When a petition is filed for an employment-based immigrant worker (I-140 petitions), the United States employer must demonstrate its ability to pay the prevailing wage from the date the priority date is established (i.e. the date of the filing of the labor certification) until the case is adjudicated.
The prevailing wage is determined by looking to workers "similarly employed" in the "area of intended employment." In other words, an accountant in Los Angeles, CA will have a different prevailing wage than an accountant in Memphis, Tennessee. Often times, USCIS denies I-140 petitions on the basis that the petitioning employer does not have the ability to pay.
The governing regulation at 8 C.F.R. 204.5(g)(2) states in pertinent part:
Evidence of this ability [to pay the proffered wage] shall be either in the form of copies of annual reports, federal tax returns, or audited financial statements...in appropriate cases, additional evidence, such as profit/loss statements, bank account records, or personnel records, may be submitted by the petitioner or requested by the Service.
Decisions regarding ability to pay are normally based only on the Petitioner's federal income tax returns and all appropriate schedules. For example, USCIS recently denied a Petitioner's I-140, Immigrant Petition for Alien Worker on the basis that the petitioner's taxable income before net operating loss deduction and special deductions, or net current asset was less than the beneficiary's full proffered wage.
On May 4, 2004, USCIS released the Yates Ability to Pay Memorandum outlining the tests to be applied when determining an employer's ability to pay. The memo provided three alternative methods to demonstrate an employer's ability to pay the proffered wage:
- The Net Income Test - This is the standard method whereby the petitioner's net income is equal to or greater than the proffered wage.
- The Net Current Asset Test - For employers whose financial reports indicate net losses, this is a method that looks at petitioner's net current assets to make sure they are equal to or greater than the proffered wage. Current assets include cash on hand, inventories, and receivables expected to be converted to cash within on year.
- Actual Payment Test - For employers who are employing the alien worker but also have paid or are currently paying the proffered wage, this method is based on the logical assumption that the alien has been paid in the past so the employer would continue to pay the proffered wage.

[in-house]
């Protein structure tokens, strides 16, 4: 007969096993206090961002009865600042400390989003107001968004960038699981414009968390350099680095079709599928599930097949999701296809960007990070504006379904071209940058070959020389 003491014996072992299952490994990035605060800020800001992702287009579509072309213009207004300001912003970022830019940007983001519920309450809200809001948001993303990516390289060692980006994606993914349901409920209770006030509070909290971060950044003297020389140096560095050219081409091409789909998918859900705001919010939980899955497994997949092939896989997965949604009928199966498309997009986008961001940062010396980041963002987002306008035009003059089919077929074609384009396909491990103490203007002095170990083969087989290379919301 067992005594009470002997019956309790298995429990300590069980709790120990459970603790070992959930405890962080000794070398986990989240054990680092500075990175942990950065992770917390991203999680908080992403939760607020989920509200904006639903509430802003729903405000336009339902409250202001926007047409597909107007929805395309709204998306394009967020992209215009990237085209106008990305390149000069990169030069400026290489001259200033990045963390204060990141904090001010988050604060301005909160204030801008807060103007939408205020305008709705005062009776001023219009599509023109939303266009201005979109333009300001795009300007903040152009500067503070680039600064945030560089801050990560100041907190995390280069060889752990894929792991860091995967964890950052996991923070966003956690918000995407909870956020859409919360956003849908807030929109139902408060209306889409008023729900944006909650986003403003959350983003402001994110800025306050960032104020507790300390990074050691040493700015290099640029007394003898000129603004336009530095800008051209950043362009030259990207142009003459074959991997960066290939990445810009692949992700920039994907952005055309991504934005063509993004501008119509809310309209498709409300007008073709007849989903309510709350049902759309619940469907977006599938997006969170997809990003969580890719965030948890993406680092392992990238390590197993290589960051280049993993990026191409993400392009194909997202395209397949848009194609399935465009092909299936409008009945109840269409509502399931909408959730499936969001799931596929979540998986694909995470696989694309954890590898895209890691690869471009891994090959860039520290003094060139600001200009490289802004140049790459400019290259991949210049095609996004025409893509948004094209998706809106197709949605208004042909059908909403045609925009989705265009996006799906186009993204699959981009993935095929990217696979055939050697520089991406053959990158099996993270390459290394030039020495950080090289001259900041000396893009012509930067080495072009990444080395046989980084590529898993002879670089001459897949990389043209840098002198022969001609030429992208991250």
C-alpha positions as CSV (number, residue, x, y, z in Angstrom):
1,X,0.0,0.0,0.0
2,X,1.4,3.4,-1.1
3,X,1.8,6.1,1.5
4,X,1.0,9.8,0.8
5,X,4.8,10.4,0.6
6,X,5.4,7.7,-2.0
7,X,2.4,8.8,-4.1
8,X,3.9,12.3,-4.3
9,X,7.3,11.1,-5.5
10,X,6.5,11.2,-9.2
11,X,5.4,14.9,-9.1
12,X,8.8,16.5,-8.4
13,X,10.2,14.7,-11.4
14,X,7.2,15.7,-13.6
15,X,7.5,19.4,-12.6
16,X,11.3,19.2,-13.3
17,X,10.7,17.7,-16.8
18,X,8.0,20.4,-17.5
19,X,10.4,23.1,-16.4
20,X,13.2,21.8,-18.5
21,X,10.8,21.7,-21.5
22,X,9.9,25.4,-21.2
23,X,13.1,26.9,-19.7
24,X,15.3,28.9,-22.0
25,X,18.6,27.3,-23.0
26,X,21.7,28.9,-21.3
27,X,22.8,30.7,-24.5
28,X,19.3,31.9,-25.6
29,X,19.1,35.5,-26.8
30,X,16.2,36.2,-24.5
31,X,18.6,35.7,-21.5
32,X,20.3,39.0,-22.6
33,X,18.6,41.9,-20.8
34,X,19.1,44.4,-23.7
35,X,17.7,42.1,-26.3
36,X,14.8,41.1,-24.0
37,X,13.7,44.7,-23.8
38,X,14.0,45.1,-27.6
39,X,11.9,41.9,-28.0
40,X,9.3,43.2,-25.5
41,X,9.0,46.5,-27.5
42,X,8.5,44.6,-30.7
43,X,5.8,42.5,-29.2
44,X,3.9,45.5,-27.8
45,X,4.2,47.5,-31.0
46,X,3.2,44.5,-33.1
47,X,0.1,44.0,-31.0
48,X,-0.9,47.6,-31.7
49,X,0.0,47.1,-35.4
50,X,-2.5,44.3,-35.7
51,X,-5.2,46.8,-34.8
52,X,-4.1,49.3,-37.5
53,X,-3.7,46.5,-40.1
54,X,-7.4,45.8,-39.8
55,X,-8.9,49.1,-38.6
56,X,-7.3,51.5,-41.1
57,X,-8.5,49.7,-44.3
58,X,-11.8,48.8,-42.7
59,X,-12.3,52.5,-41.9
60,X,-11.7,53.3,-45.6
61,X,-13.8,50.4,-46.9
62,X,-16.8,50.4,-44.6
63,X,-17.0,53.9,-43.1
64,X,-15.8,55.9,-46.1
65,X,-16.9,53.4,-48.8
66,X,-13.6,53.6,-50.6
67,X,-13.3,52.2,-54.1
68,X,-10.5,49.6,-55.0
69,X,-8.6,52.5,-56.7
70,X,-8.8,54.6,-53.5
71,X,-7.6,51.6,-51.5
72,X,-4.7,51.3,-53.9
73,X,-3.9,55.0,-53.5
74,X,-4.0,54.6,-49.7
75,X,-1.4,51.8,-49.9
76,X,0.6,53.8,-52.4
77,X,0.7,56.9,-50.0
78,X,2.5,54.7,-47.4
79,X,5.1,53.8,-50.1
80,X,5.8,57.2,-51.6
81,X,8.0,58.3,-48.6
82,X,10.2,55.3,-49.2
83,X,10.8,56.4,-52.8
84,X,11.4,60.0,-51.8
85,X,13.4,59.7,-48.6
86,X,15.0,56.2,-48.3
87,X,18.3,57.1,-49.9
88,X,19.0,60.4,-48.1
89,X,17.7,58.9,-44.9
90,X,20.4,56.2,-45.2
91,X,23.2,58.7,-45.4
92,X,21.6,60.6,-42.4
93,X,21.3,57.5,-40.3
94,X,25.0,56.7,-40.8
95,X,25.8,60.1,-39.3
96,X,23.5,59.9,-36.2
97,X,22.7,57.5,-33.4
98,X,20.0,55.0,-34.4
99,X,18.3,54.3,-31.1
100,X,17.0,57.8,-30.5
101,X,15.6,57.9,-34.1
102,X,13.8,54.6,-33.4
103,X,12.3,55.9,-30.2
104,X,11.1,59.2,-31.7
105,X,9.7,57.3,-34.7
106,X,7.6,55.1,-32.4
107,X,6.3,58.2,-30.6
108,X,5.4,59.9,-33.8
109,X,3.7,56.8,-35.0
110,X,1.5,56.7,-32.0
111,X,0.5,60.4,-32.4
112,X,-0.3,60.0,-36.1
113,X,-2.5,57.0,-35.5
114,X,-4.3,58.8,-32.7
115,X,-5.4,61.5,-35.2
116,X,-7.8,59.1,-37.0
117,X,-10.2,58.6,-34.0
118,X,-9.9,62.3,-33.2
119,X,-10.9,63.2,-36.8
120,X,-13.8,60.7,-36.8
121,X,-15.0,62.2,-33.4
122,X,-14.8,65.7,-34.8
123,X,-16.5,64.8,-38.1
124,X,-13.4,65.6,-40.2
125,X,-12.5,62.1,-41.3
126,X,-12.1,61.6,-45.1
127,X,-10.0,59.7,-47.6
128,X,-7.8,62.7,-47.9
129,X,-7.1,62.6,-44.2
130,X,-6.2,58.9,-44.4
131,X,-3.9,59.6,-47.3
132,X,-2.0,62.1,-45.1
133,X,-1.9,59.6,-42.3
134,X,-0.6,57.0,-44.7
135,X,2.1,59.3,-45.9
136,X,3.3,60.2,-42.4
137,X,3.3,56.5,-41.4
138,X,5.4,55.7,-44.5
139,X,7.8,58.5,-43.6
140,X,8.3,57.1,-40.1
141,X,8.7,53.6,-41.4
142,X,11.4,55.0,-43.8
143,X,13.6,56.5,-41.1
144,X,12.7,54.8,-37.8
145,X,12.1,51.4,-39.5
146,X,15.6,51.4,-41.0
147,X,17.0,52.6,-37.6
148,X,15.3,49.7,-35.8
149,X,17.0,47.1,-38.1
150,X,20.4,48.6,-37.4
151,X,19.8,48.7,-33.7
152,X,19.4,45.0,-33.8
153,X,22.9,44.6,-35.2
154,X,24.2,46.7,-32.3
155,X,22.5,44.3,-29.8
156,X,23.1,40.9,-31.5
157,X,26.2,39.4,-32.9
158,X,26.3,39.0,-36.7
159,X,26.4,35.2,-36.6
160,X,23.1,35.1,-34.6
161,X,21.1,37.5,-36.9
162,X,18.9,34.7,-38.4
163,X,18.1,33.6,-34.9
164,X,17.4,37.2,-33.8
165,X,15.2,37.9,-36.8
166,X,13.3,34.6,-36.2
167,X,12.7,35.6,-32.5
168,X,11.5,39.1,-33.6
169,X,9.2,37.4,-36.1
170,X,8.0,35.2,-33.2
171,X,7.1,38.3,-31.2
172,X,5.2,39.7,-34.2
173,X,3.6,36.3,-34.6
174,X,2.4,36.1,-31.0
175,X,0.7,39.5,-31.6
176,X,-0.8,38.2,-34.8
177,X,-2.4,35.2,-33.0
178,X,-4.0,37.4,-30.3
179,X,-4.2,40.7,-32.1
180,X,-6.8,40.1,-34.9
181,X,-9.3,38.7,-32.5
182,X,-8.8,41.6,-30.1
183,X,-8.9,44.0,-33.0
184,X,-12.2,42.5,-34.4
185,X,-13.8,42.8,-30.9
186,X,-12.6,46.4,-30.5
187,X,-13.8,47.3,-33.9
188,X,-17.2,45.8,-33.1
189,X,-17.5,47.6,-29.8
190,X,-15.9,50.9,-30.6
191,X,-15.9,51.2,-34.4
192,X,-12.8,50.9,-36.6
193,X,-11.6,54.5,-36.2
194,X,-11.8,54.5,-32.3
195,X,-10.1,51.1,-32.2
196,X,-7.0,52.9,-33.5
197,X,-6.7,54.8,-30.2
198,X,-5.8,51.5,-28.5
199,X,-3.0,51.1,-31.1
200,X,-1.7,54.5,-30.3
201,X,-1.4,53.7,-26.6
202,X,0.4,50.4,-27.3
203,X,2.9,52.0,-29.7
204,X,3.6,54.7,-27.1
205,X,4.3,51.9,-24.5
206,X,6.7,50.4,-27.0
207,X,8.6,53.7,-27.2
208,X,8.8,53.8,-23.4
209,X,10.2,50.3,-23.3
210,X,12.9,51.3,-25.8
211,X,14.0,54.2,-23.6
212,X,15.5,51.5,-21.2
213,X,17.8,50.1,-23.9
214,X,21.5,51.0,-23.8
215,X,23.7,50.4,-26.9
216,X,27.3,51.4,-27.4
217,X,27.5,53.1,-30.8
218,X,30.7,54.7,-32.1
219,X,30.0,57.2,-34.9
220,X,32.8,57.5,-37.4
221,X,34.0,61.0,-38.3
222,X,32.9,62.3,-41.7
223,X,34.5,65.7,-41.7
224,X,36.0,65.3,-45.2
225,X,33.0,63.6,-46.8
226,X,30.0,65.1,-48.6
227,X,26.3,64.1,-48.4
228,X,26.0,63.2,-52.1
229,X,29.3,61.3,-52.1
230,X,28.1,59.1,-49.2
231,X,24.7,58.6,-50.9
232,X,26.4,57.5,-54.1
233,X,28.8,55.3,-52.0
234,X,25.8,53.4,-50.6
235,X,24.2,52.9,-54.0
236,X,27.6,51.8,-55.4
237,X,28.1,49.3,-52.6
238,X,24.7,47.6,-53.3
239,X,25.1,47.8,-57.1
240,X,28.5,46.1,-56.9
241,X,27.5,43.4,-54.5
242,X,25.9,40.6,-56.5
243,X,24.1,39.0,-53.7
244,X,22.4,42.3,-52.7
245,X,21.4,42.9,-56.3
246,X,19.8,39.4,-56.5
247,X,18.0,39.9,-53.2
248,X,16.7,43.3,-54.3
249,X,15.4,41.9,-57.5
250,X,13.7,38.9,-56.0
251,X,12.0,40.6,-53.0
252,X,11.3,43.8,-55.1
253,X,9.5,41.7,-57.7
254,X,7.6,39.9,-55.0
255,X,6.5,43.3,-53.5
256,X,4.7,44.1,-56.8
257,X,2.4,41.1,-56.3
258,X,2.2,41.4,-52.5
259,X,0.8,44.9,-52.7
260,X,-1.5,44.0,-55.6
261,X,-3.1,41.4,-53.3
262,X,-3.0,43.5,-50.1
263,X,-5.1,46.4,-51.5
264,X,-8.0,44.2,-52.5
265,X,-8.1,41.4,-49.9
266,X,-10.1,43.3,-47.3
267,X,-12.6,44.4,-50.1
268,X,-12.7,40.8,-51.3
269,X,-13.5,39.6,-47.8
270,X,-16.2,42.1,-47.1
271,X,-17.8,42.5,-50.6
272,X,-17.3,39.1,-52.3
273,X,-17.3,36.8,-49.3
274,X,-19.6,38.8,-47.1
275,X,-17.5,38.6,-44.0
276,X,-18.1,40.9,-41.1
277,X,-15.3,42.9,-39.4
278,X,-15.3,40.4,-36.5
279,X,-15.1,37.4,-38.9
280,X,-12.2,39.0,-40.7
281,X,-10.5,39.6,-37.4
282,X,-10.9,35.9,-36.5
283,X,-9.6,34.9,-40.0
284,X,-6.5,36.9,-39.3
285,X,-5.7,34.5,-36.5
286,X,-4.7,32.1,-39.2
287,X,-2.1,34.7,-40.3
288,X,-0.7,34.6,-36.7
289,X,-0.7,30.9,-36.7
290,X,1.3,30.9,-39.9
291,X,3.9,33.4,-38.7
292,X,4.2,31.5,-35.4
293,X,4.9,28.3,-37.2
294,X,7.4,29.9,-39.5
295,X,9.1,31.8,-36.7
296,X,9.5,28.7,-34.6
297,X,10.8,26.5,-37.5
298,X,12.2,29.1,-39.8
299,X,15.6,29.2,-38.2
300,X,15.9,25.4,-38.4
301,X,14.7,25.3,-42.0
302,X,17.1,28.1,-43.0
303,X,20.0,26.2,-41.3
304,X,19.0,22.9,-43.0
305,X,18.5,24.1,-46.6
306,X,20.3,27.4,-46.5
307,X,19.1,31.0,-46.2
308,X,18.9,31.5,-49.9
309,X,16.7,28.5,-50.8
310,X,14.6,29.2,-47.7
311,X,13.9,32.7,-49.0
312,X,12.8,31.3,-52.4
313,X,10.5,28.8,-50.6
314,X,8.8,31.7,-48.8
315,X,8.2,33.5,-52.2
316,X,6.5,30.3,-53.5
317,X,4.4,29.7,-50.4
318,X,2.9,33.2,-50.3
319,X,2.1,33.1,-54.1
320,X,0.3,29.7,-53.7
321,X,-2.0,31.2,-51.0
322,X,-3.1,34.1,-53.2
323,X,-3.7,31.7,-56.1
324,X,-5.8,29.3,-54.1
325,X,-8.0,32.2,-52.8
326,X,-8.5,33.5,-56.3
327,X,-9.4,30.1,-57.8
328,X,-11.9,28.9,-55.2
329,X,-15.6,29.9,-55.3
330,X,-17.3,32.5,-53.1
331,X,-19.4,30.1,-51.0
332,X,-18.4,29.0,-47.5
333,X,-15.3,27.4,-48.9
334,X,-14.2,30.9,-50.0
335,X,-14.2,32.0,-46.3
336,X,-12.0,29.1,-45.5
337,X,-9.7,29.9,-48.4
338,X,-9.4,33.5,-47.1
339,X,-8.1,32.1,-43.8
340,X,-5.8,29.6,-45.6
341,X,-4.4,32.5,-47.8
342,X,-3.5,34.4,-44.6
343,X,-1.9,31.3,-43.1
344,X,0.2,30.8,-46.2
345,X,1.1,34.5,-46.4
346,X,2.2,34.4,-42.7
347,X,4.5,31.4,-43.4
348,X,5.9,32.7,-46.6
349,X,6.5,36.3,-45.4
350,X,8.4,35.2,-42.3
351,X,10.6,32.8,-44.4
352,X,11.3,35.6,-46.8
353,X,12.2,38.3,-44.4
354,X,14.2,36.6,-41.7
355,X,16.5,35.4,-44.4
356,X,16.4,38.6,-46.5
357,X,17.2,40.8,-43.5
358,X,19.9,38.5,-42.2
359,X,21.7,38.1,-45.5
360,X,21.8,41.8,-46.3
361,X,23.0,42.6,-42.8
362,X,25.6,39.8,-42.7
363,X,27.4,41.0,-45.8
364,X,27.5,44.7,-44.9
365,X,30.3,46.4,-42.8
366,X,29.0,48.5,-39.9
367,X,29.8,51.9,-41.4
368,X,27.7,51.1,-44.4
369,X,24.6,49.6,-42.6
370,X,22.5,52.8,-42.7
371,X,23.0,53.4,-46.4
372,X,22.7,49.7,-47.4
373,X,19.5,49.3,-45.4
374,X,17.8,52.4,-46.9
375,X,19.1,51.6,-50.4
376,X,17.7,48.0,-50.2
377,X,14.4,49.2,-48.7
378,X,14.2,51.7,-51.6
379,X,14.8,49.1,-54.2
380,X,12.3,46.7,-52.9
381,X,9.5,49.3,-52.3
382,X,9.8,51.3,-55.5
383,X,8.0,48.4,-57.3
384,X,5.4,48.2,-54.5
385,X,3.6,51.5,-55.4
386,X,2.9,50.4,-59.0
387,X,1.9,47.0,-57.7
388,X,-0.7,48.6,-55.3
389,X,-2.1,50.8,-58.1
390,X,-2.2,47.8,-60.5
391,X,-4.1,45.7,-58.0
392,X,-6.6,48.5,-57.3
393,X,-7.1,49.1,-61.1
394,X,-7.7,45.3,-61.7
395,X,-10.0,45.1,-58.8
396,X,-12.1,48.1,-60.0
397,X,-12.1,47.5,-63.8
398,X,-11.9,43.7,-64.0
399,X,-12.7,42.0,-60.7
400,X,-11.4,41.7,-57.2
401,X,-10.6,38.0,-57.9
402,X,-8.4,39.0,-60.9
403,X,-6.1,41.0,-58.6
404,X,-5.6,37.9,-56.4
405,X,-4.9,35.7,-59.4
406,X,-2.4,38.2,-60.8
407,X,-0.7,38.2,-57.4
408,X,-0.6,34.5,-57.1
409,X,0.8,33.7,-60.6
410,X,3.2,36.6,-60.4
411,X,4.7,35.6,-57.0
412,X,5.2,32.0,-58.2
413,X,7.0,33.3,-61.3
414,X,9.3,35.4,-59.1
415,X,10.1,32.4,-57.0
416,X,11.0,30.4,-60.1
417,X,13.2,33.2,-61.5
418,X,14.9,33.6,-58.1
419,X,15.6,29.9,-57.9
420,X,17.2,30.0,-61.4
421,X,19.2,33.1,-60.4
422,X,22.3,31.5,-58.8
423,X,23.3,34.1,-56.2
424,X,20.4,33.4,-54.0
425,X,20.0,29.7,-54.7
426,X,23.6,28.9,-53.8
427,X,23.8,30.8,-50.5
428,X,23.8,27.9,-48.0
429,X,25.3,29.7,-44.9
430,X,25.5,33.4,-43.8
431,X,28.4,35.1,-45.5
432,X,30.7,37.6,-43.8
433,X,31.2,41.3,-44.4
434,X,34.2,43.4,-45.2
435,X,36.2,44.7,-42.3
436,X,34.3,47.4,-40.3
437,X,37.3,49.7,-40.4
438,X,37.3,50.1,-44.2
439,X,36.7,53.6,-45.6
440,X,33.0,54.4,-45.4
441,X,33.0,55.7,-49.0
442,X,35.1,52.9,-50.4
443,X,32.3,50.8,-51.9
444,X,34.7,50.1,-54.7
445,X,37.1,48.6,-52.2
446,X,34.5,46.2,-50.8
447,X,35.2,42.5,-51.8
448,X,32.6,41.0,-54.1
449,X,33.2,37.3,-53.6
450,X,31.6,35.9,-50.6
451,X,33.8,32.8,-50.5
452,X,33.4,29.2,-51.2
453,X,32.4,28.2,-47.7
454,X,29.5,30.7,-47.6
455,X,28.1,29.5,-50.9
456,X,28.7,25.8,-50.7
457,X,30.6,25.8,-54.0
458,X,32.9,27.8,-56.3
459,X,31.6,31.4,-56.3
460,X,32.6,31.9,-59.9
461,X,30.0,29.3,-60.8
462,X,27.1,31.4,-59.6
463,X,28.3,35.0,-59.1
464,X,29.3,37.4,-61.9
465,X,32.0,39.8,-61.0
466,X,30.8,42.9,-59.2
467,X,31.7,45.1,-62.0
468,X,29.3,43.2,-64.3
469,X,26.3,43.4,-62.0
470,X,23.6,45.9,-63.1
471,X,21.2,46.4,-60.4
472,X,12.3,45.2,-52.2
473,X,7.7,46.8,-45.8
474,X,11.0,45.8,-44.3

While the Net Income Test appeared at first glance to be a logical analysis, USCIS' method in arriving at the conclusion is solely on a cash basis tax adjustment whereas some employers may report their tax returns on an accrual basis. As such, there are other indicators of wealth such as accounts receivable, loans receivable, company's borrowing power in determining the Petitioner's ability to pay the proffered wage that were not accounted for. Thus, a competent attorney preparing employment-based immigrant petitions must not only be familiar with the immigration law component of the case, but perhaps more importantly, must be familiar with how to read and interpret tax returns.
Given the complexity of the ability to pay issue, in addition to hiring competent immigration counsel, we often recommend the hiring of an independent financial expert to review the Petitioner's business assets, Quarterly Wage and Withholding Reports, Employee Earnings Summaries and W-2's. Independent expert testimony in the form of writing may serve to overcome any doubts the CIS has about an employer's ability to pay the prevailing wage.
The likelihood of an approval is greater if the Petitioner can establish its ability to pay the proffered wage through evidence of the totality of its financial circumstances, including its substantial annual net current assets, good reputation, substantial capitalization, ample wages paid to its employees, and payment of actual wages to the beneficiary in excess of the proffered wage.
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